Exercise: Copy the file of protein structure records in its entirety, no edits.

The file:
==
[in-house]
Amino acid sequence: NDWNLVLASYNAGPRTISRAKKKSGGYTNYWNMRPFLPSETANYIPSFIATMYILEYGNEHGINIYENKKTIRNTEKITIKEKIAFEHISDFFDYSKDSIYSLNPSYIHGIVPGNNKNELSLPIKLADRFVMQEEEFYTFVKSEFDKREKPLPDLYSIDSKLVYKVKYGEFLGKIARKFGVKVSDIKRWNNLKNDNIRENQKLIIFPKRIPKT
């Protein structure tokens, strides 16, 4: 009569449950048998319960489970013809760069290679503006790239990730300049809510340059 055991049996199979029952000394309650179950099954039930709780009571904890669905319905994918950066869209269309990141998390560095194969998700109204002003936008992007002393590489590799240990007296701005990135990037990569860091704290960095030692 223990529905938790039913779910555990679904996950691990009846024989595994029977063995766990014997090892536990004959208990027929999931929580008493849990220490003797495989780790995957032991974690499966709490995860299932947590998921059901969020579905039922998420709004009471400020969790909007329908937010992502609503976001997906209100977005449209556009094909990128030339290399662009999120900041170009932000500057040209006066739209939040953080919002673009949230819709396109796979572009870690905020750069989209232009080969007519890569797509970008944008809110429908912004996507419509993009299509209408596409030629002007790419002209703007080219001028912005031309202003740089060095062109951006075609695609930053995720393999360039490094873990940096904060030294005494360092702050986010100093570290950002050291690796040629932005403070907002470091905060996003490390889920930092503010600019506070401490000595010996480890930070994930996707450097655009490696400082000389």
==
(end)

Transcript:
[in-house]
Amino acid sequence: NDWNLVLASYNAGPRTISRAKKKSGGYTNYWNMRPFLPSETANYIPSFIATMYILEYGNEHGINIYENKKTIRNTEKITIKEKIAFEHISDFFDYSKDSIYSLNPSYIHGIVPGNNKNELSLPIKLADRFVMQEEEFYTFVKSEFDKREKPLPDLYSIDSKLVYKVKYGEFLGKIARKFGVKVSDIKRWNNLKNDNIRENQKLIIFPKRIPKT
């Protein structure tokens, strides 16, 4: 009569449950048998319960489970013809760069290679503006790239990730300049809510340059 055991049996199979029952000394309650179950099954039930709780009571904890669905319905994918950066869209269309990141998390560095194969998700109204002003936008992007002393590489590799240990007296701005990135990037990569860091704290960095030692 223990529905938790039913779910555990679904996950691990009846024989595994029977063995766990014997090892536990004959208990027929999931929580008493849990220490003797495989780790995957032991974690499966709490995860299932947590998921059901969020579905039922998420709004009471400020969790909007329908937010992502609503976001997906209100977005449209556009094909990128030339290399662009999120900041170009932000500057040209006066739209939040953080919002673009949230819709396109796979572009870690905020750069989209232009080969007519890569797509970008944008809110429908912004996507419509993009299509209408596409030629002007790419002209703007080219001028912005031309202003740089060095062109951006075609695609930053995720393999360039490094873990940096904060030294005494360092702050986010100093570290950002050291690796040629932005403070907002470091905060996003490390889920930092503010600019506070401490000595010996480890930070994930996707450097655009490696400082000389």